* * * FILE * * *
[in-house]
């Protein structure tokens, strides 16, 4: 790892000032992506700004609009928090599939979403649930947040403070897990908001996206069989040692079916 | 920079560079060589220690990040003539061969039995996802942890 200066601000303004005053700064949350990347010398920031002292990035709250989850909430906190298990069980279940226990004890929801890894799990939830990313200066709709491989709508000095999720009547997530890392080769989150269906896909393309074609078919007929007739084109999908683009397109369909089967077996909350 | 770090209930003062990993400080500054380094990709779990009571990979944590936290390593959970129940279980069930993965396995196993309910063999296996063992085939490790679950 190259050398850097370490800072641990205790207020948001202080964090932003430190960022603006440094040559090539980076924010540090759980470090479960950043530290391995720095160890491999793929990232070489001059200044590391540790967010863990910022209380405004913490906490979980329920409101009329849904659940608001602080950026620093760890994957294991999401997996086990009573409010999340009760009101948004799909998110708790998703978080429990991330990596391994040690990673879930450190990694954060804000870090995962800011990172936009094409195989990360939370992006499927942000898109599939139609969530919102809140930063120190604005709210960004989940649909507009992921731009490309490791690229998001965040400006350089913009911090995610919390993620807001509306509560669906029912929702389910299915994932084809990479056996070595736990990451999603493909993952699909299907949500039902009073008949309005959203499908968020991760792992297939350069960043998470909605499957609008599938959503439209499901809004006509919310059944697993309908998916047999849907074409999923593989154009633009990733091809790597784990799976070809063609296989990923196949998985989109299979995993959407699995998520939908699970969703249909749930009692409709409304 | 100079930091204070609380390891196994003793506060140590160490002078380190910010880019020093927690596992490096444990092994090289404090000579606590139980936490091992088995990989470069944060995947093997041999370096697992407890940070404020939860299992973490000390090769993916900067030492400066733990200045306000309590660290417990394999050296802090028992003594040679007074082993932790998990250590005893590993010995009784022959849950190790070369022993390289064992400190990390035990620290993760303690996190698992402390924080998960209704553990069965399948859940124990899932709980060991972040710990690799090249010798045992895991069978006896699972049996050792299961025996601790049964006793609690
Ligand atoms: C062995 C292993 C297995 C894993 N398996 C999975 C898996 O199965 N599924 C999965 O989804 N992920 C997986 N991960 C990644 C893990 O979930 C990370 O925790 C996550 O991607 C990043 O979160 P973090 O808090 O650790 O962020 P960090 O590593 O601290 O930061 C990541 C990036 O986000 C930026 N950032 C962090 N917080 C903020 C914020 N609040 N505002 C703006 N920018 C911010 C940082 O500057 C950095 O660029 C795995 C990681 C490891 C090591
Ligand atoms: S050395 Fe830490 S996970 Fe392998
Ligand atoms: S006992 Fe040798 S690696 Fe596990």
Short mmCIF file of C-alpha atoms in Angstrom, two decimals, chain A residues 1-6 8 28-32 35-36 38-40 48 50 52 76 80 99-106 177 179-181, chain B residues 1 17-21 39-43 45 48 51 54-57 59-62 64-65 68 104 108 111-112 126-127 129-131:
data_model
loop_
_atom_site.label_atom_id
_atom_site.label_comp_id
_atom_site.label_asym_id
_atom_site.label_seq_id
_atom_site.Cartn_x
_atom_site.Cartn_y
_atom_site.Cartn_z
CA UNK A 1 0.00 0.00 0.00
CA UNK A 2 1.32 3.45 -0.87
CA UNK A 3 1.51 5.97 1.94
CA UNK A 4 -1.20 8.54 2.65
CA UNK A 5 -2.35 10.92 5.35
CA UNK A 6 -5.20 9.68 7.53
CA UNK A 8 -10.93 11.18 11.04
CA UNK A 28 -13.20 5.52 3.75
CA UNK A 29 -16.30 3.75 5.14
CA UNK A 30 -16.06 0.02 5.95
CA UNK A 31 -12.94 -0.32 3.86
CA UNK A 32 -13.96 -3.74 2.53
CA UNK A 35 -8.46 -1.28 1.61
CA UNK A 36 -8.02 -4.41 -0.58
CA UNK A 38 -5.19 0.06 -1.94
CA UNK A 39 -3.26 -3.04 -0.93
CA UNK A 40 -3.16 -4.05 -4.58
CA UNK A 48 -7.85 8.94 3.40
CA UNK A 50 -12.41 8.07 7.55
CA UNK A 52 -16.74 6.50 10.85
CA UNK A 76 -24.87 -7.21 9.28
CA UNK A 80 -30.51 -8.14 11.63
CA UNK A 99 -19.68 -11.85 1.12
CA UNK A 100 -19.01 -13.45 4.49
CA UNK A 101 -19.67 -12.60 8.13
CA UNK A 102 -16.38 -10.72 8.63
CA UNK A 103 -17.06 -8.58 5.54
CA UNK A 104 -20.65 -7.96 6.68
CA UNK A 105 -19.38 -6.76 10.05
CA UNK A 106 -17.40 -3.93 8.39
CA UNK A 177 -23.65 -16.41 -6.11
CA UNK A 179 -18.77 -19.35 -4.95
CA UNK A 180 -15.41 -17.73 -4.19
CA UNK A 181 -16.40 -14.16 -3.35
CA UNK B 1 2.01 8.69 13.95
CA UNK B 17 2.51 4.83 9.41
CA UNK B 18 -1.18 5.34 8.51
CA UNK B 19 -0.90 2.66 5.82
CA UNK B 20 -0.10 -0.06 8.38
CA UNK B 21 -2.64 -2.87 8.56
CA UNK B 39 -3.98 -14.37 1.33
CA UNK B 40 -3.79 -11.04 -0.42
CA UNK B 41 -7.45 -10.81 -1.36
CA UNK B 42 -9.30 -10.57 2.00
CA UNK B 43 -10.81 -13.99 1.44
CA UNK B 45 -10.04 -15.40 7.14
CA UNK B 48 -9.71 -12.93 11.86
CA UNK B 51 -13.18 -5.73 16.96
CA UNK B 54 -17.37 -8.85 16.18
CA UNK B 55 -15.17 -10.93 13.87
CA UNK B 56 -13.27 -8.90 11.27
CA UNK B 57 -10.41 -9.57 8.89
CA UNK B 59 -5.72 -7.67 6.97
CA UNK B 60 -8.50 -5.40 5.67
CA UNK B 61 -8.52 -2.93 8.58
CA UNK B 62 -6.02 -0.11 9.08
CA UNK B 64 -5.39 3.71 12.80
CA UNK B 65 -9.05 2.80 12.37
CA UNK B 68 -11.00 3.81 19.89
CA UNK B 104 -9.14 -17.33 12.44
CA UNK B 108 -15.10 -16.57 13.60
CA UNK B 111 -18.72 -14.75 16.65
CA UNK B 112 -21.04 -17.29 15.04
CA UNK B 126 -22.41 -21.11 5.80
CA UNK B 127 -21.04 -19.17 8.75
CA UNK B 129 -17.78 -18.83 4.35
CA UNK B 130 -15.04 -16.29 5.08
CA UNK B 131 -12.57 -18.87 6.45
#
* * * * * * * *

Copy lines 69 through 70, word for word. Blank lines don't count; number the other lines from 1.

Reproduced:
CA UNK B 60 -8.50 -5.40 5.67
CA UNK B 61 -8.52 -2.93 8.58